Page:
What is this Hessian matrix we've replace the learning rate with? Just as the gradient vector is the multi-dimensional equivalent of the derivative, the Hessian matrix is the multi-dimensional equivalent of the second-derivative. If $\boldsymbol\theta_{k}$ is our position on the surface of the function we're optimizing at time step $k$, then the gradient vector, $\nabla f(\boldsymbol\theta_{k})$, is our velocity at which we're descending towards the optimum, and the Hessian matrix, $H$, is our acceleration.

Let's think back to the original problem of choosing the learning rate hyper-parameter. It is often too small, causing underflow, or it is too big, causing oscillation, and in an ideal world we could pick just the right the learning rate at any time step, most likely in relation to the rate at which the gradient vector vanishes, to avoid both these problems. But wait, now we have this thing called the Hessian matrix that measures the rate at which the gradient vanishes!

When starting the algorithm's descent we will quickly gain acceleration as we starting going downhill along the function's surface (i.e. the Hessian matrix will "increase"). We don't want to gain too much velocity else we'll overshoot the minimum and start oscillating, so we'd want to choose a smaller learning rate. As the algorithm nears the optimum, the geometry of the function will flatten out and we will eventually lose acceleration. We don't want to lose too much velocity else we'll underflow and stop making progress. It is precisely when we lose acceleration (i.e. the Hessian matrix "decreases") that we want to increase our learning parameter.

So we have observed that heir is an inverse relationship between the magnitude of the acceleration at which we descend towards the minimum and the magnitude of the most desirable learning parameter. That is to say, at greater accelerations we want smaller learning rates and at smaller accelerations we want larger learning rates. It is precisely for this reason why Newton's method multiplies the gradient vector (the "velocity") by the inverse Hessian matrix ("the inverse acceleration")! At least, this is how I intuitively think about Newton's method. The derivation involving Taylor series expansions is probably the actual precise reason, but I like thinking about it in terms of velocities and accelerations.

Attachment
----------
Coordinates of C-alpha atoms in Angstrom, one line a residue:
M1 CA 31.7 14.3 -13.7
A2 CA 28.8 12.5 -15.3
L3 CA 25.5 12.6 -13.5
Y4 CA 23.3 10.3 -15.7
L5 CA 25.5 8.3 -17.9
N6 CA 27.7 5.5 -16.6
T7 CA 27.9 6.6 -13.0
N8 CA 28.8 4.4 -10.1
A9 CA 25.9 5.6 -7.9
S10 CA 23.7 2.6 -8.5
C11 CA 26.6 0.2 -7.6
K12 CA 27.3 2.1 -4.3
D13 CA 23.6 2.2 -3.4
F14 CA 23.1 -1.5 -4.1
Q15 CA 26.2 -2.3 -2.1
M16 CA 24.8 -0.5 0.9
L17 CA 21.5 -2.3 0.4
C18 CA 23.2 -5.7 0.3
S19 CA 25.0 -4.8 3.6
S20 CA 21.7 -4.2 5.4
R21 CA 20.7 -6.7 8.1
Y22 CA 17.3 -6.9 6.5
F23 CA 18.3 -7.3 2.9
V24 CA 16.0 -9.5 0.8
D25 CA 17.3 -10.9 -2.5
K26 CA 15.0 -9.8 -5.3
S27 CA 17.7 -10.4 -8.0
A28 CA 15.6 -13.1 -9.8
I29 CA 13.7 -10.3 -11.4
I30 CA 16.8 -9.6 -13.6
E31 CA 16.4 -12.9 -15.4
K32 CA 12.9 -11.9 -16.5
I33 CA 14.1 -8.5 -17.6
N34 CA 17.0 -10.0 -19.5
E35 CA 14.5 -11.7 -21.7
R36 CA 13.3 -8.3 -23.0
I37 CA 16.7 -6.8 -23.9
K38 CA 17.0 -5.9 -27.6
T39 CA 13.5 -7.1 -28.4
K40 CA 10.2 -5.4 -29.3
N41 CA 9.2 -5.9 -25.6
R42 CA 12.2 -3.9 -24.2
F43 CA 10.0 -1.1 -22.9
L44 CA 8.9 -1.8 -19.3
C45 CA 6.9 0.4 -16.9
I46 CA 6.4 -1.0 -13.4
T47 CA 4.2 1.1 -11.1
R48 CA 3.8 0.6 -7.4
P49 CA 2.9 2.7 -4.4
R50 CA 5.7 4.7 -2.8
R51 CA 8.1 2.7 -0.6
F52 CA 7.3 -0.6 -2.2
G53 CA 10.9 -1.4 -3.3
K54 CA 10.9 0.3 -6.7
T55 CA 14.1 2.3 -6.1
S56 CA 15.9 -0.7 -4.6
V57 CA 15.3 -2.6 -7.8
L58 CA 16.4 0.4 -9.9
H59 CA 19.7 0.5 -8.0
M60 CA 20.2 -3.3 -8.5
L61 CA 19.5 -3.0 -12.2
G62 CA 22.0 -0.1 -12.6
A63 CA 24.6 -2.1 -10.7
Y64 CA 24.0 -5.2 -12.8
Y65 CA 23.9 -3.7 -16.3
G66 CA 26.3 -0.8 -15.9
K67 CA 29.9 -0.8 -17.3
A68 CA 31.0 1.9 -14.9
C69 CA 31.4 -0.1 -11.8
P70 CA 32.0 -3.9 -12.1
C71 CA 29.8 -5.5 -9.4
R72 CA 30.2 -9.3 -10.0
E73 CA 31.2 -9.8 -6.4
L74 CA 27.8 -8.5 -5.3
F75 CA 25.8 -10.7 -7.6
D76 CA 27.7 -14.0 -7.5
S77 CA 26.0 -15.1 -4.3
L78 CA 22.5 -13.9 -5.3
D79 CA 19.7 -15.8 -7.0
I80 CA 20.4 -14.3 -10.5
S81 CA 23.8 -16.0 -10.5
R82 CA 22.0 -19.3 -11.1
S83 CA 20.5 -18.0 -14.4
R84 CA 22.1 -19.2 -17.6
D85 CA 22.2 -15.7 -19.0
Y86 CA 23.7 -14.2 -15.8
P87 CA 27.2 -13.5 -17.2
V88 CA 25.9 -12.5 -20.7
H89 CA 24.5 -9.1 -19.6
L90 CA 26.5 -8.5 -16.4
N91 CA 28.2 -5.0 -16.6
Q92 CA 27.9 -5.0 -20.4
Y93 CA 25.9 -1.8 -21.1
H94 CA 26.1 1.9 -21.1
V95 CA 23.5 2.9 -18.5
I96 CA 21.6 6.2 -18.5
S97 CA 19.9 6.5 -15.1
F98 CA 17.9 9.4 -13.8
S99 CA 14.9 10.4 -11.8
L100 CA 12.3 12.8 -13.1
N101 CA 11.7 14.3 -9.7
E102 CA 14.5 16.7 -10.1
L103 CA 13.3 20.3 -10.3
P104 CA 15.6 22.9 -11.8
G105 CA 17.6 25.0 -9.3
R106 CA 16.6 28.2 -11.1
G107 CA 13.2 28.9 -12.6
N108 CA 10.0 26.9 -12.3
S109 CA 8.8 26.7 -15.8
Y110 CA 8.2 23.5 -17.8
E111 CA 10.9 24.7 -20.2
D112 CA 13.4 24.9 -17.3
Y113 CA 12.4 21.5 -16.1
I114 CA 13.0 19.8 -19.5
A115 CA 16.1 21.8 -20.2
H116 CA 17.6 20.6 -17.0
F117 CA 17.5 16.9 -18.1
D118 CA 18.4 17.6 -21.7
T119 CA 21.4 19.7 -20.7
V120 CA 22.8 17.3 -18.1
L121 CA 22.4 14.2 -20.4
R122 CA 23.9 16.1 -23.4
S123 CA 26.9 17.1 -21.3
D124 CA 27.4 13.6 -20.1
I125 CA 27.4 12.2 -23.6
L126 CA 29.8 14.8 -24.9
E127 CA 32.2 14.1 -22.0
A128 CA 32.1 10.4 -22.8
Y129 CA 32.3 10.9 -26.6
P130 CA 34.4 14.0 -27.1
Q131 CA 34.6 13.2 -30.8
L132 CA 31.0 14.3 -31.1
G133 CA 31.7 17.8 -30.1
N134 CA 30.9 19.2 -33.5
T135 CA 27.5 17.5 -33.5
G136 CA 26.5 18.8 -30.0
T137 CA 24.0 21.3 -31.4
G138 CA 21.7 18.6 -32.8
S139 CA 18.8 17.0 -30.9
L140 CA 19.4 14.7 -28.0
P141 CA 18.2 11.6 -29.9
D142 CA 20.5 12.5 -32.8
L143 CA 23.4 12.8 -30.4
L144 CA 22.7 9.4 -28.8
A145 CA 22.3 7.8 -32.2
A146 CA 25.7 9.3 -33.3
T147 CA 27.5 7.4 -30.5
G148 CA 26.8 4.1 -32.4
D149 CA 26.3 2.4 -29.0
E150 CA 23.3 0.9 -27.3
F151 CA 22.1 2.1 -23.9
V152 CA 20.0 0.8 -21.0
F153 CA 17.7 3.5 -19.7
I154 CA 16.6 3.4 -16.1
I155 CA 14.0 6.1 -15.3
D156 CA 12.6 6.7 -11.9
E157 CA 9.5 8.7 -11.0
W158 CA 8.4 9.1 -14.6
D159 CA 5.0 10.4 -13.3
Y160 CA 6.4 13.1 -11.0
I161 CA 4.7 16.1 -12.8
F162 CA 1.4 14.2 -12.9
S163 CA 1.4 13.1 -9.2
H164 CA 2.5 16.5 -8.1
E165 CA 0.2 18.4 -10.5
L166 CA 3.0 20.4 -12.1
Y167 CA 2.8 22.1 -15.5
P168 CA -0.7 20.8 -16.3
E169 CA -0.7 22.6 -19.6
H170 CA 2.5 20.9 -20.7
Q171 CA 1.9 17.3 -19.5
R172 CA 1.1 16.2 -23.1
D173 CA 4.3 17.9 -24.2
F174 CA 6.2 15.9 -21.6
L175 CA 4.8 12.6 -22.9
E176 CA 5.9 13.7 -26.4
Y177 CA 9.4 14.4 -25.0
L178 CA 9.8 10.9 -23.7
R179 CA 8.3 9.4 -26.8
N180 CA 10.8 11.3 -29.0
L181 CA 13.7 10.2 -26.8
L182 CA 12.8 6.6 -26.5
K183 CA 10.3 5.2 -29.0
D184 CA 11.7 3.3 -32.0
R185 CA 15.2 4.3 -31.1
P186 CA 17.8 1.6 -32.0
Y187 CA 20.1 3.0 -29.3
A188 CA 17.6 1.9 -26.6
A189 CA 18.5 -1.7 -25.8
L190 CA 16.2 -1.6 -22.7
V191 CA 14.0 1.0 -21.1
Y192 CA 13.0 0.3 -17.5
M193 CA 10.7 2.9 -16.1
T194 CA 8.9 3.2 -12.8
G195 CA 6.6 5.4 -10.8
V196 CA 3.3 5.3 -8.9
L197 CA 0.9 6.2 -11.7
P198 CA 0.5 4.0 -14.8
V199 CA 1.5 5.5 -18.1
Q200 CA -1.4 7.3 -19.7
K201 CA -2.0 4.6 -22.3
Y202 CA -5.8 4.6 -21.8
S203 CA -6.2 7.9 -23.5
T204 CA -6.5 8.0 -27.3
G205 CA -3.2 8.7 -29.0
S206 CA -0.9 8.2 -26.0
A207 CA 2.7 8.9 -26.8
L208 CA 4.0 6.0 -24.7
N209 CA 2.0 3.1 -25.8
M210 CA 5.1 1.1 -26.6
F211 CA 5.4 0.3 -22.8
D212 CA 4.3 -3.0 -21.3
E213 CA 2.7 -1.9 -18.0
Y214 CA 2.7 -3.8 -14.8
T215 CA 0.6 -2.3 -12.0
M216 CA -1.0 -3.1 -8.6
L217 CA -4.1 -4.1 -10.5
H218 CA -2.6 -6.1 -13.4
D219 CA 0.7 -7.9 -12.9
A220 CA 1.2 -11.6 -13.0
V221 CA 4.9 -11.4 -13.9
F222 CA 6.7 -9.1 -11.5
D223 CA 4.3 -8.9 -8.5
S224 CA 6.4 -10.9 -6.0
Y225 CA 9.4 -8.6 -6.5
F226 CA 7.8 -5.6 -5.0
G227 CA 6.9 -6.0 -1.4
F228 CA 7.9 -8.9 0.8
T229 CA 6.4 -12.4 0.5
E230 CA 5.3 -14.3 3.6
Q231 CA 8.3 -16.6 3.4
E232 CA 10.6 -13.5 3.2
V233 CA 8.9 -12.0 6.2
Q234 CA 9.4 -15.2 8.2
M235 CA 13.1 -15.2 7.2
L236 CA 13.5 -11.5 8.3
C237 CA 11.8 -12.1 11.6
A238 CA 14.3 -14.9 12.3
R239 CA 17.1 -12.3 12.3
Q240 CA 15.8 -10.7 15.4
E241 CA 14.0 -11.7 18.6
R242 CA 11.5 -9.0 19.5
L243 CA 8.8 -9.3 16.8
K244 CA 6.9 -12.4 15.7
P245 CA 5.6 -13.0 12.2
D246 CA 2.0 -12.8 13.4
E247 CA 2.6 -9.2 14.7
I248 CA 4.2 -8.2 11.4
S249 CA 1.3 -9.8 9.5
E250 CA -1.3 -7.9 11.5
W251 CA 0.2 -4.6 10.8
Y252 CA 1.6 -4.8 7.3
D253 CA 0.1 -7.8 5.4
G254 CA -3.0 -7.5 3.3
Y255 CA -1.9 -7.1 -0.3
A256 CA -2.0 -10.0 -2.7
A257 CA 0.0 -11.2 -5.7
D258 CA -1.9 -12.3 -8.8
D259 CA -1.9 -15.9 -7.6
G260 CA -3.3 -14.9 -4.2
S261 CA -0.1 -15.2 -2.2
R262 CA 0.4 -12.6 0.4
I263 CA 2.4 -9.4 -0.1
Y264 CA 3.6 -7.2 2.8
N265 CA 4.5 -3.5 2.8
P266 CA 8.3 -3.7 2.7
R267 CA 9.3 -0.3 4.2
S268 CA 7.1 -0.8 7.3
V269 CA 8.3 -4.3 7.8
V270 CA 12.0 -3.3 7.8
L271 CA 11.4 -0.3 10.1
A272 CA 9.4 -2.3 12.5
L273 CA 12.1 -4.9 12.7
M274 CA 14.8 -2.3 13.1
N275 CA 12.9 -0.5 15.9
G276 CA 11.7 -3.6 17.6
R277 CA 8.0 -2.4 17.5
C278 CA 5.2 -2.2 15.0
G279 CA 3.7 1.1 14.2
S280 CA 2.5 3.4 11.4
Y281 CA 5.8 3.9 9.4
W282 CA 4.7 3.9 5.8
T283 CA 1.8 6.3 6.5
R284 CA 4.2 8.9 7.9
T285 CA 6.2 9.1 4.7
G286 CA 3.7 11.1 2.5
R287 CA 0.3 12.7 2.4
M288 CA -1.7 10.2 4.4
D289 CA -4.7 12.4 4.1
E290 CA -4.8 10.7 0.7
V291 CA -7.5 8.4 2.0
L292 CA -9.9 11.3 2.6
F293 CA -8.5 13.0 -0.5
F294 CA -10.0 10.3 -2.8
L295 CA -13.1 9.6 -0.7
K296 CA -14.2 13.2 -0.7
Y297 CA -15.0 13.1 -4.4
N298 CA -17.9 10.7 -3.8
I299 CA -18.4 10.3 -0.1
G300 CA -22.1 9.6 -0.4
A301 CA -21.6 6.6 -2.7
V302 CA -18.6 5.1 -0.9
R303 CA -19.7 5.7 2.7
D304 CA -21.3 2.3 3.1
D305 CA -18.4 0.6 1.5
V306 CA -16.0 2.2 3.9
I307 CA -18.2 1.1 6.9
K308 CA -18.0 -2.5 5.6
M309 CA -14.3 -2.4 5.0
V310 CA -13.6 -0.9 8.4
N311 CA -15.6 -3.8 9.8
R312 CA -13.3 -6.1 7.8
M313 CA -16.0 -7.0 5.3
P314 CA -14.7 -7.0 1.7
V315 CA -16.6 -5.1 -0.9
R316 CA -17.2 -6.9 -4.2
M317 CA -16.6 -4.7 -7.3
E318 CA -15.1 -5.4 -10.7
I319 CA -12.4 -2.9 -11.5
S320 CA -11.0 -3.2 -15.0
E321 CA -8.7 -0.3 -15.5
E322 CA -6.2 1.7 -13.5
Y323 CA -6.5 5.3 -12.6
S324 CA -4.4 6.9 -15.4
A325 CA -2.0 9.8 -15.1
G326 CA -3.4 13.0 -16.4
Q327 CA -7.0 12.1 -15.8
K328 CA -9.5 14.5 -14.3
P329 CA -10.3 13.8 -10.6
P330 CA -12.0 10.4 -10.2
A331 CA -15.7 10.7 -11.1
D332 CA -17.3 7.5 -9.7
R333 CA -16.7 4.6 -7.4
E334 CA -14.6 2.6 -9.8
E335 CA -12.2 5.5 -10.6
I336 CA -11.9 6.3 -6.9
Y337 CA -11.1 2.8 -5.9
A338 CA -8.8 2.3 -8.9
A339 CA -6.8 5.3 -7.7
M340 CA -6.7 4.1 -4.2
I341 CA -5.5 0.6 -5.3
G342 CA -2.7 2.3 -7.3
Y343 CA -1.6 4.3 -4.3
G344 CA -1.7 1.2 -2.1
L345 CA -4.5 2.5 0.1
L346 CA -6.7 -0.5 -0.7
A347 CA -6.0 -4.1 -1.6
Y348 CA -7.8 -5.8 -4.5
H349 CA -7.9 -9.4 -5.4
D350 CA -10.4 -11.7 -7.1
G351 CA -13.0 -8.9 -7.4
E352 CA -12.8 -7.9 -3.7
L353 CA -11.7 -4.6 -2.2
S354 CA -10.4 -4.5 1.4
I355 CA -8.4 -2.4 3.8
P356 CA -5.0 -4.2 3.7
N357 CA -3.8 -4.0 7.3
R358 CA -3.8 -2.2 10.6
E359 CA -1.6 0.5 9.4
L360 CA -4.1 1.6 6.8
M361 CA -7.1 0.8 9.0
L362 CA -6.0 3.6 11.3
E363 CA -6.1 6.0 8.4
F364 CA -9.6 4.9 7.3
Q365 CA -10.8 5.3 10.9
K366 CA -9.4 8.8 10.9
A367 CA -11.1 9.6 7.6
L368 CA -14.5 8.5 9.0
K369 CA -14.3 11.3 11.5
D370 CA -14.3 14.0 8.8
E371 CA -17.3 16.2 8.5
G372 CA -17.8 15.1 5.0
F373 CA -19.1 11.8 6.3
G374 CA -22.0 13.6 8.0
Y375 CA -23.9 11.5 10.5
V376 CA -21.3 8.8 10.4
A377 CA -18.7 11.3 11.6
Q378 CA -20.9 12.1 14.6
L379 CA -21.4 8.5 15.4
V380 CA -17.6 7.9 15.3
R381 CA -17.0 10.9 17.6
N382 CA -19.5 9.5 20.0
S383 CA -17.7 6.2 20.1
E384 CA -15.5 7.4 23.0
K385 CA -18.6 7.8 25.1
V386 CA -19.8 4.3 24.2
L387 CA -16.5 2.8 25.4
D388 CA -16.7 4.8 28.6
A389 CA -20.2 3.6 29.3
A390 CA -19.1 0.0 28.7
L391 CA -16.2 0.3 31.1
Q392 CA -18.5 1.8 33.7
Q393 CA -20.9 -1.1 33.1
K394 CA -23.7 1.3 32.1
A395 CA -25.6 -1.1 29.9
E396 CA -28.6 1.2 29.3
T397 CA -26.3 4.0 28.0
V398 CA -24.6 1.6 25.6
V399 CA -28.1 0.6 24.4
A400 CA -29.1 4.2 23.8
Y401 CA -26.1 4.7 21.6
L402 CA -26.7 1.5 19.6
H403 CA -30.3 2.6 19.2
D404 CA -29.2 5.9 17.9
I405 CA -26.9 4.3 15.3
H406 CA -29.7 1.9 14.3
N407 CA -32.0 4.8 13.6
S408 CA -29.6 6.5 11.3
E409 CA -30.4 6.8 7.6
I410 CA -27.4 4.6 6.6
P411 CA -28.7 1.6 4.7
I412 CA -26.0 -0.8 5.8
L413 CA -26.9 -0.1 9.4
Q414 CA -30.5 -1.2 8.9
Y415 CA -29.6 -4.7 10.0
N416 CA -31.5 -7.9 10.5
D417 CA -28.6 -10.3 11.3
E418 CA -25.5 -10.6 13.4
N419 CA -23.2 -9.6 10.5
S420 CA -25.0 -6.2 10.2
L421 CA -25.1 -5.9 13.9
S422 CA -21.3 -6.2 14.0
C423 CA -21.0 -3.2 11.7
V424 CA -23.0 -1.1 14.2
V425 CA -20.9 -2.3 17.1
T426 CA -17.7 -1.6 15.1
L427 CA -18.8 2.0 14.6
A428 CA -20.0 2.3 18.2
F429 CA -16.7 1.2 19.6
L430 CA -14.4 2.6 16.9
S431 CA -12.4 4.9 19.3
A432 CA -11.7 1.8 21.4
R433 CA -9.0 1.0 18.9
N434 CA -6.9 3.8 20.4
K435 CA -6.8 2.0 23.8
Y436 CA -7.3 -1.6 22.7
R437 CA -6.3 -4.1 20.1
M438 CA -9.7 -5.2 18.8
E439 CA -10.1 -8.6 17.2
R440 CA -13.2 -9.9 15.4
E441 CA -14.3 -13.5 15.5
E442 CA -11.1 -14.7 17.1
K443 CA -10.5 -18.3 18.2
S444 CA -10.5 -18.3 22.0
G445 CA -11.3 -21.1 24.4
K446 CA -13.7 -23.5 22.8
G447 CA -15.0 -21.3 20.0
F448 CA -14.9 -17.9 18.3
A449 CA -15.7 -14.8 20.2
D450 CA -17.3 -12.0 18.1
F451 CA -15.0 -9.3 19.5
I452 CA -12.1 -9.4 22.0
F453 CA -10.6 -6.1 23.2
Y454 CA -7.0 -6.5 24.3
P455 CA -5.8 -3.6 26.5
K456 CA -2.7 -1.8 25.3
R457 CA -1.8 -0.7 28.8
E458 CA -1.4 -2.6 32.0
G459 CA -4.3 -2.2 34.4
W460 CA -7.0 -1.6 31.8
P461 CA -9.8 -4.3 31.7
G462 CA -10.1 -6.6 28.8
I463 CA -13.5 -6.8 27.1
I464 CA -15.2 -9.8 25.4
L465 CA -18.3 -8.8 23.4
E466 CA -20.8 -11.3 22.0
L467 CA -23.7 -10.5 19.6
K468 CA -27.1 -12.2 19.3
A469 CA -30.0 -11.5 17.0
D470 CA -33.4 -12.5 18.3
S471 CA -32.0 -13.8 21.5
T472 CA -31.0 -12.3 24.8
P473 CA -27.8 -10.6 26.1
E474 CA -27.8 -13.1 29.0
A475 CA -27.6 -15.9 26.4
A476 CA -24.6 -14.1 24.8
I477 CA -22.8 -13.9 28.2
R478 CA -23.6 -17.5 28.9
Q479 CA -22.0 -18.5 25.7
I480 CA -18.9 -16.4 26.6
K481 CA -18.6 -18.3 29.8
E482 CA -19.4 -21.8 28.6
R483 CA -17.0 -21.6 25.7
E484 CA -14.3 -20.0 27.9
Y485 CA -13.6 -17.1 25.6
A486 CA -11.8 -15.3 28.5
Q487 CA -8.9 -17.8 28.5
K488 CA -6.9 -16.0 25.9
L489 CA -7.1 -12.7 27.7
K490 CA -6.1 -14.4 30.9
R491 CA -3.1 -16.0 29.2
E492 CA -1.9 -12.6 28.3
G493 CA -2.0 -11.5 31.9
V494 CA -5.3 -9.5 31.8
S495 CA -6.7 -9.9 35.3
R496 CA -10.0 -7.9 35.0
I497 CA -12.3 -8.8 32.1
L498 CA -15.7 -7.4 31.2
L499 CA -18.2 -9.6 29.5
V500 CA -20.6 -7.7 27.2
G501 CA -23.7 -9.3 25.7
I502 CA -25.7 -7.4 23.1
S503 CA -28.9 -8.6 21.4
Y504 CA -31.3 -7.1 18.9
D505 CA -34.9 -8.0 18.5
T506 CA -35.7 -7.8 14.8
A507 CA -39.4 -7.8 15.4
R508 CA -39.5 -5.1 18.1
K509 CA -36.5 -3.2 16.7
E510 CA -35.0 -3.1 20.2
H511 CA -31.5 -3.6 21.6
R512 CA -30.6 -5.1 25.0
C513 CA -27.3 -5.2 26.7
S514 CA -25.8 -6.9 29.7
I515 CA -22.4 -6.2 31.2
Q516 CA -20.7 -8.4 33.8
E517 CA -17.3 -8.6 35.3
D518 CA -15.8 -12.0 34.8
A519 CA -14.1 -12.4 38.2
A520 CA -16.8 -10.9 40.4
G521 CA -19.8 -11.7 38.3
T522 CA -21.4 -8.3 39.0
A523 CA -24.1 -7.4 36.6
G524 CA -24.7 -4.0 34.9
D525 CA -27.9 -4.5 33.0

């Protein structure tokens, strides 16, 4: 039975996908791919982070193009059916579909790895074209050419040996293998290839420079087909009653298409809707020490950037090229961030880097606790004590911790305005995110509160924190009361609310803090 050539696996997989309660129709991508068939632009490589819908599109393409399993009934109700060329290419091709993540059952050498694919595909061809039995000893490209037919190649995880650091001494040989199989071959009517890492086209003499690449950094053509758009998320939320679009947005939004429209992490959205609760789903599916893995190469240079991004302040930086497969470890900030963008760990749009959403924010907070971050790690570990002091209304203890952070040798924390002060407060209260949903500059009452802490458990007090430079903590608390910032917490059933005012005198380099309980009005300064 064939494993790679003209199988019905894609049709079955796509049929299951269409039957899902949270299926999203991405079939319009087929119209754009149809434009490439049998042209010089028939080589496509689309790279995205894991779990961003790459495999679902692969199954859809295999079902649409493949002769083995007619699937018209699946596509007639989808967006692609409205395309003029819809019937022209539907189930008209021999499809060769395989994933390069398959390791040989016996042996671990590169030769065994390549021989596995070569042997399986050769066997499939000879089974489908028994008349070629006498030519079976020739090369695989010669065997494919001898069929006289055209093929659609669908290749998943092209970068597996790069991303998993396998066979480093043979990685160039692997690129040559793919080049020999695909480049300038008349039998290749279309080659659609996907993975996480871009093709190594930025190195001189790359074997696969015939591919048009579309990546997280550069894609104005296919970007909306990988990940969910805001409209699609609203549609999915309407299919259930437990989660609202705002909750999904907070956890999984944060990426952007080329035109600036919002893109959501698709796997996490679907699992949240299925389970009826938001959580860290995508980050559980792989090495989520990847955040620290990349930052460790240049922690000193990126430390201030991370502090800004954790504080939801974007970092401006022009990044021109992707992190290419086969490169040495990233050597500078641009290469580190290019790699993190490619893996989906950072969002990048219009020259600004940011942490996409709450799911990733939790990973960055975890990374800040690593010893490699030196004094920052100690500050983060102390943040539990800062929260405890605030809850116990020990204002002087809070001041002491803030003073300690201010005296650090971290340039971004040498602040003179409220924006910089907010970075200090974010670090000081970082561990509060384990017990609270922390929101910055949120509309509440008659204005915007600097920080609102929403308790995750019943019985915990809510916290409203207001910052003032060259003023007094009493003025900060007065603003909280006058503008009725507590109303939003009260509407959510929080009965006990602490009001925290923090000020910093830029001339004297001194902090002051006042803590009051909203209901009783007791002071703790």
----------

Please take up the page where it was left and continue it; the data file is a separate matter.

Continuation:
Finally, I'd like to end with one cautionary note. I'm an amateur mathematician. I like to think my intuition is correct, but it may not be. By sharing my intuition, I hope to help others who are looking to gain intuition, but if you need anything more than an intuitional understanding of Newton's method or gradient descent (because perhaps you're an actual mathematician in training), please consult a textbook or your favourite professor :-).

## Wednesday, December 9, 2015

### On optimizing high-dimensional non-convex functions

Excuse me for the (in)completeness of this post. What follows is merely a thought, inspired by two independent statements, about a domain of science (or math, really) with which I am barely initiated. Let me give you these two statements first.

In the book Foundations of Data Science, the very first paragraph of the book says
If one generates n points at random in the unit d-dimensional ball, for sufficiently large d, with high probability the distances between all pairs of points will be essentially the same. Also the volume of the unit ball in d-dimensions goes to zero as the dimension goes to infinity.
That is statement one. Statement two is an assertion given in this year's Deep Learning Tutorial at the Neural Information Processing Systems (NIPS) conference. They claim that "most local minima are close to the bottom (global minimum error)."